I just returned from a short trip to Holland and Flanders (Dutch-speaking Belgium). My visit was mainly to keep up my Dutch language, but also to take a look possibilities for freelancing for the press in those countries, after Amsterdam-based International Features Agency's tip-off that new consumer magazine titles are opening in those countries, and the health of the Press in those countries is not quite as dire as in the UK.
As is often the case while abroad, there are stories in the local press that never make it into the increasingly poorly resourced UK newspapers. Two such stories that particularly caught my interest were:
The Netherlands as of December 2011 had a youth unemployment rate estimated at somewhere between 1 in 10 and 1 in 13. A commentator in progressive daily De Volkskrant (literally "the people's paper") attributed this to strict Dutch employment laws, including a "mountain" of paperwork needed to dismiss somebody from a job. So far, the centre-right Christian Democrats haven't been able to dismantle these regulations (they'd like to!) The article ended with a plea for other countries to adopt the Netherlands' successful "polder model" labour market, noting that whenever countries such as the US in particular liberalised their labour laws ostensibly to save the economy, massive unemployment and longer working hours for less money inevitably followed. (The "polder" is the flat, reclaimed land that characterises Holland.)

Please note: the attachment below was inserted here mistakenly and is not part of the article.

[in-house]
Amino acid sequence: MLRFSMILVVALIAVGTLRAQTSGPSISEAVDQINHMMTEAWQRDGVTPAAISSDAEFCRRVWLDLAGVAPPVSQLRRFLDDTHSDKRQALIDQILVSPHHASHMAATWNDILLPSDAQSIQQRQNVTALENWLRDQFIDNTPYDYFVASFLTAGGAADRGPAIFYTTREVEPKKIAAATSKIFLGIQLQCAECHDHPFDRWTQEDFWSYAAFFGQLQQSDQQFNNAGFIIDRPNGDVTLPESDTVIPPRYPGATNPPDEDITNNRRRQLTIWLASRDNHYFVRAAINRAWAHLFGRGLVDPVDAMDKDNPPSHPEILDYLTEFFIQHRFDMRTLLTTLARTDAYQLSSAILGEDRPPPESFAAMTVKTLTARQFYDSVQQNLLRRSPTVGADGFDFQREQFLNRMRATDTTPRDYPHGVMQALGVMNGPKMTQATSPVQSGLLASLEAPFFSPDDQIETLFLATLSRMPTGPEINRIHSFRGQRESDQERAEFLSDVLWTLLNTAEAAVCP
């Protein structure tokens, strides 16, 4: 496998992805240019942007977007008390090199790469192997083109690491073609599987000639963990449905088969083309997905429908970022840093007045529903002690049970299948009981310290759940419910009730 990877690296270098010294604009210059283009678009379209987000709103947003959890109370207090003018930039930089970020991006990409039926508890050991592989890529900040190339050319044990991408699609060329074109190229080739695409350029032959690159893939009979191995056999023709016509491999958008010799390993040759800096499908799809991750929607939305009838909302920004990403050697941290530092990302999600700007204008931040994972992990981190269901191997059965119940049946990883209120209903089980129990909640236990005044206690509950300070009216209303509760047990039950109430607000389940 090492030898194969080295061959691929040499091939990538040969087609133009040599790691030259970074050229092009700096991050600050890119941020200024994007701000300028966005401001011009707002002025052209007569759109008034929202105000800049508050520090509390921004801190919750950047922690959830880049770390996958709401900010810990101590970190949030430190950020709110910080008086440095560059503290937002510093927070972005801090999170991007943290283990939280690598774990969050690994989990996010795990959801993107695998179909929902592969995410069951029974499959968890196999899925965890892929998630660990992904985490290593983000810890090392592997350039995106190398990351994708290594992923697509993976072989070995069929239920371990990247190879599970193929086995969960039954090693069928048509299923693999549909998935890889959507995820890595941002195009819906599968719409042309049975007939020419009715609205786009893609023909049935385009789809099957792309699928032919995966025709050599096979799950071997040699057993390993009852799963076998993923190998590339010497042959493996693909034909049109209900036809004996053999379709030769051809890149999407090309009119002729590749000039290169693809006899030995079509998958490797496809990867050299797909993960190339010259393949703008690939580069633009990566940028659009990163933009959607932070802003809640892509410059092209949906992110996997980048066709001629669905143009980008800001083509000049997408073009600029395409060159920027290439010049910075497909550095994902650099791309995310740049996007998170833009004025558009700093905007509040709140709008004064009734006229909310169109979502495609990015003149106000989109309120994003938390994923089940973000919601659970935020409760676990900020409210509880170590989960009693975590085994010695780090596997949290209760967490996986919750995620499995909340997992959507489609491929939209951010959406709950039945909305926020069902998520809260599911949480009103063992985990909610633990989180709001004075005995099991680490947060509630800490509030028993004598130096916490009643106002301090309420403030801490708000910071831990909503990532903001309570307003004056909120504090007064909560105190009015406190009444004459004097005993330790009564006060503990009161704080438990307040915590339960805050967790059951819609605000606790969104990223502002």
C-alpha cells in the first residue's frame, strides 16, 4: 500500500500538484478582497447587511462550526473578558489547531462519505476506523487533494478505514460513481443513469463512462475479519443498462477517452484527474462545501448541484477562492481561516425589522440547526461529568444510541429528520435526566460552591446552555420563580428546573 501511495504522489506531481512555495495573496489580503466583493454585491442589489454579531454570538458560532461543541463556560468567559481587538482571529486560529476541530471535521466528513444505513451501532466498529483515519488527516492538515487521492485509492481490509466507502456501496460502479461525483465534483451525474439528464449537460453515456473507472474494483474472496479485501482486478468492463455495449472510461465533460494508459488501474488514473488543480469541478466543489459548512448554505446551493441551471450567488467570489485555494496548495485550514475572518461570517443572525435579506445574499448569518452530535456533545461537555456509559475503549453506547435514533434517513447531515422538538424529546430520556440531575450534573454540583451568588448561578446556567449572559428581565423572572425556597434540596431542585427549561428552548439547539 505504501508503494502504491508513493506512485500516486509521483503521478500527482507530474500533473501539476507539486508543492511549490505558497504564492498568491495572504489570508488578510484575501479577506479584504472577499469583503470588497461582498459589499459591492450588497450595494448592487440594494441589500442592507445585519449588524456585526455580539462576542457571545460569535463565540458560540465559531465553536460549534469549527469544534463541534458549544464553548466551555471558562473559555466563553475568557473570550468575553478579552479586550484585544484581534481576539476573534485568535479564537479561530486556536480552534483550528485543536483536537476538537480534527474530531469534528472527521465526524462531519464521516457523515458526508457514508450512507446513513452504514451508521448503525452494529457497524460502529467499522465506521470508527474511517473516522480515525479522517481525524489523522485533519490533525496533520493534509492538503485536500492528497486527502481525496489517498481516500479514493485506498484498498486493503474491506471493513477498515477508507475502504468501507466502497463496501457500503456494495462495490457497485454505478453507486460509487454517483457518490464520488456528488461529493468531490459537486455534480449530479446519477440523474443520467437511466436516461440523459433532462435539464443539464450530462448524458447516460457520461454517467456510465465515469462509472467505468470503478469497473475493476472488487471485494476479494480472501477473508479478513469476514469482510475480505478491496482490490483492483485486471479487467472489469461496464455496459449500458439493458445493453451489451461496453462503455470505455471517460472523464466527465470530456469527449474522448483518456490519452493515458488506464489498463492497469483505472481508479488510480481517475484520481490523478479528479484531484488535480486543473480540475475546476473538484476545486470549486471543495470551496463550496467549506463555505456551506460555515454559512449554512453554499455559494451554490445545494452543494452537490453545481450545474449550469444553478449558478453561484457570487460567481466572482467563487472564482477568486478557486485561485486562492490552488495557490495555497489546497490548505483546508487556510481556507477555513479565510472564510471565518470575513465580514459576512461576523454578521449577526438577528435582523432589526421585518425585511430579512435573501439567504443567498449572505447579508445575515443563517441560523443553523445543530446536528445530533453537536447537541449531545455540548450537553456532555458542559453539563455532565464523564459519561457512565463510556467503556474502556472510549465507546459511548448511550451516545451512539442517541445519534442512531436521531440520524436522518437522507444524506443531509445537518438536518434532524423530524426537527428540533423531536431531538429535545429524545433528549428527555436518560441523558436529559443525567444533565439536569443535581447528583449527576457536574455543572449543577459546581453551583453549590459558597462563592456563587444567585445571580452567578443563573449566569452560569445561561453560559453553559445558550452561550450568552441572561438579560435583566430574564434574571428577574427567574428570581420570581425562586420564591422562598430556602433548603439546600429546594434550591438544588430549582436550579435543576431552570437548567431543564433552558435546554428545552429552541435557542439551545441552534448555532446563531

The article also noted that Dutch people work on average 32 hours a week - the lowest in Europe. My look around the centre of the town of Nijmegen revealed numerous little independent outlets for "funshopping" which would have gone under years ago in the UK. Could it be that the Dutch, with fewer hours at work, simply have moretime to go out and buy stuff, thereby keeping the economy afloat?
I was, however, told by my hosts that another Volkskrant article, a survey of Holland's biggest companies, showed that they were all planning to make massive lay-offs next year, bringing Holland into line with the rest of disastrous Europe.
Meanwhile in Belgium, the Flemish-languageDe Standaard daily newspaper reports that extra security guards are being deployed to stand guard over the rhinos in the country's Plackendael safari park. The already insane international trade in rhino horn as an aphrodisiac used in traditional Chinese medicine has gone absolutely bonkers, with rhino horns fetching five- or even six-figure sums in US dollars. And it's not just living safari park rhinos that have become the target for rhino horn dealers - there has been a surge in items containing rhino horn from antiques shops and stately home collections.